He adds that is also challenging for traditional vaccine technology to induce a robust immune response in the older adult population, which is why Icosavax believes that a technology that induces higher neutralising antibody titers will have the best chance of optimal and lasting protection in older adults.

“The idea behind our VLP vaccine technology is that the immune system has evolved to detect things that are symmetric and repetitive, like viruses, as a danger signal, and to react strongly to them. We take a subunit of the virus, also known as an antigen, that we want the immune system to attack, and precisely place the antigens in a highly immunogenic array on a nanoparticle to maximise potency. For example, we can display 20 RSV-F trimers on our RSV vaccine candidate,” he explains.

From the preclinical data of both its RSV and COVID-19 vaccine candidates, Icosavax saw that its nanoparticle VLP vaccine candidates elicited a strong immune response with high neutralising titers even with low doses.

“Because our vaccine candidates have shown a strong, durable immune response in preclinical models, we believe they may be especially important for older adults, where immunosenescence plays a role in the effectiveness and durability of other vaccine technologies. Furthermore, from a global health and access perspective, the high yield and stability of the assembled nanoparticles suggest that manufacture of the nanoparticle vaccines will be highly scalable, and our final vaccine product is not expected to require subzero storage,” Simpson notes.

Icosavax plans to move both of its vaccine candidates (RSV, IVX-121 and SARS-CoV-2, IVX-411) into Phase I clinical trials this year. “For COVID-19, we plan to advance our SARS-CoV-2 receptor binding domain VLP vaccine candidate into initial clinical studies in mid 2021. Based on our preclinical data, we are hopeful that our VLP technology will offer a viable and durable vaccine during this pandemic that is different from those currently on the market. Data from our SARS-CoV-2 study will inform potential development paths in the COVID vaccine landscape,” he adds.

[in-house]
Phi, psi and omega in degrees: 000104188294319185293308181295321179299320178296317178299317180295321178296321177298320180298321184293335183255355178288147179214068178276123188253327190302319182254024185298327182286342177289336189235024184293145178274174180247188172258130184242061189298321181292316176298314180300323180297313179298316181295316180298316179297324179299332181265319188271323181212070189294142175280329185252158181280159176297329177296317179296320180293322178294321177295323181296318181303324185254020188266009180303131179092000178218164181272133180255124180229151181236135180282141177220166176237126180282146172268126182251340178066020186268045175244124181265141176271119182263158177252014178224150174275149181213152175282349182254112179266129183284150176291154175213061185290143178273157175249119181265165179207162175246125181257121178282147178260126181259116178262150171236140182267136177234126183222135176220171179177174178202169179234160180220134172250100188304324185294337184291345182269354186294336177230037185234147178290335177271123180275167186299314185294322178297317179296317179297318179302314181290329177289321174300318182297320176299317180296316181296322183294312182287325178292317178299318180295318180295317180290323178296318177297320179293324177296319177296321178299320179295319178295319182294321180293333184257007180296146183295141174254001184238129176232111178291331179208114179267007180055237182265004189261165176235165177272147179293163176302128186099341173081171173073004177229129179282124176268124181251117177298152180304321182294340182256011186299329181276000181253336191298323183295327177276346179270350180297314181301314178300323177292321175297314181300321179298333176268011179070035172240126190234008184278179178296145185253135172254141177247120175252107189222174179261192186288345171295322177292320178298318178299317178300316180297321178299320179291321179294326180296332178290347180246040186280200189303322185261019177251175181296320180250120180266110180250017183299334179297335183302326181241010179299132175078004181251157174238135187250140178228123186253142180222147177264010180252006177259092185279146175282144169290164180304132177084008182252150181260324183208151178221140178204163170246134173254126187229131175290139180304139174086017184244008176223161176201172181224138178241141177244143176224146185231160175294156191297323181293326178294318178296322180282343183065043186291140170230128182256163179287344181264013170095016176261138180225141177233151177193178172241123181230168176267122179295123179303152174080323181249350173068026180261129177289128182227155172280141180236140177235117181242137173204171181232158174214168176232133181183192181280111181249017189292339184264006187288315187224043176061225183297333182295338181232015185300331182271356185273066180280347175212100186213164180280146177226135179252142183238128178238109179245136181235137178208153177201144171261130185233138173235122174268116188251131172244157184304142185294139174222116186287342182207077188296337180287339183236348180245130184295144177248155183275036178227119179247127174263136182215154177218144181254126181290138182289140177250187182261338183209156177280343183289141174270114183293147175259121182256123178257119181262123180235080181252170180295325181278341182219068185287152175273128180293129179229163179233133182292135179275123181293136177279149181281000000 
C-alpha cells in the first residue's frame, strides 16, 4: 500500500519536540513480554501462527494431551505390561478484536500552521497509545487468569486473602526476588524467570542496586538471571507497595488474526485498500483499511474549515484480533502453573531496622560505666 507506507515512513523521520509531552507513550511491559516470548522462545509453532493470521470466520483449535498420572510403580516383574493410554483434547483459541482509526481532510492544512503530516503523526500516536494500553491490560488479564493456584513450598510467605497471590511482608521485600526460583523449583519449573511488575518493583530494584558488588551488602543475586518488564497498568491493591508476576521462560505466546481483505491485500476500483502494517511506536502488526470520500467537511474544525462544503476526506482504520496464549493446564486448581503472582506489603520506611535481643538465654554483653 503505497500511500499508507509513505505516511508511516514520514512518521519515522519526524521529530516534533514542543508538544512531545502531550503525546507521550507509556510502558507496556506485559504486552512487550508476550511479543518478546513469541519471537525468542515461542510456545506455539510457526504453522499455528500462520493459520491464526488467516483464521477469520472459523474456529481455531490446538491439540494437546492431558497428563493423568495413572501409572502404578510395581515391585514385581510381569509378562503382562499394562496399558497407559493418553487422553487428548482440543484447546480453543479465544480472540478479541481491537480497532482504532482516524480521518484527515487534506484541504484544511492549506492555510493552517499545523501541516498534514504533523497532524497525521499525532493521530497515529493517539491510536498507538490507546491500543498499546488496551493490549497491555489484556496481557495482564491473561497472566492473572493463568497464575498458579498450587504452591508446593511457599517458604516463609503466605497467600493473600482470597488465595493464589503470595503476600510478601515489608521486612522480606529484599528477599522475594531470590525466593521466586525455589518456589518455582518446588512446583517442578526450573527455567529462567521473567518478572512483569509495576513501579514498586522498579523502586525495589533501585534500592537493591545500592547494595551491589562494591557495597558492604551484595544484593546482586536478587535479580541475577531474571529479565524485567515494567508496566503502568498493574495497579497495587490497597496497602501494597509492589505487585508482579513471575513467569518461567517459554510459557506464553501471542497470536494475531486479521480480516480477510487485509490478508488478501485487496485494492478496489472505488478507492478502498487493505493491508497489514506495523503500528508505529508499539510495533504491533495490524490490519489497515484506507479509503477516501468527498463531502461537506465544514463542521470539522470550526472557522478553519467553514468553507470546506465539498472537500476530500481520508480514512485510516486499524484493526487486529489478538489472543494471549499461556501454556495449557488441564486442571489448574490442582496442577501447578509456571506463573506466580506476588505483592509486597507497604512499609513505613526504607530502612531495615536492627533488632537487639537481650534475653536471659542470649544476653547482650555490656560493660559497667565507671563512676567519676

Simpson is clear on the company’s aims: “Several key vaccines have historically proven difficult to create. RSV was discovered in 1956, and there is still no approved vaccine or antiviral therapies to protect against it. RSV is a major viral cause of pneumonia, which is most severe in infants and young children and in older adults. Worldwide, RSV disease affects an estimated 64 million people and causes 160,000 deaths each year (NIAID). VLP vaccines have the potential to be extremely effective. For example, naturally occurring VLPs have delivered effective licensed vaccines, including against human papillomavirus (HPV) and Hepatitis B. But reworking naturally occurring VLPs has been difficult to do for the display of complex heterologous antigens, such as RSV.”

The idea behind the company’s technology is to not rely on molecules that naturally form nanoparticles, but to start from scratch and use the power of computational protein design to create fully self-assembling proteins. “We do not have to rely on the limits of what we see in nature and we can optimise the particles accordingly via our technology,” Simpson explains.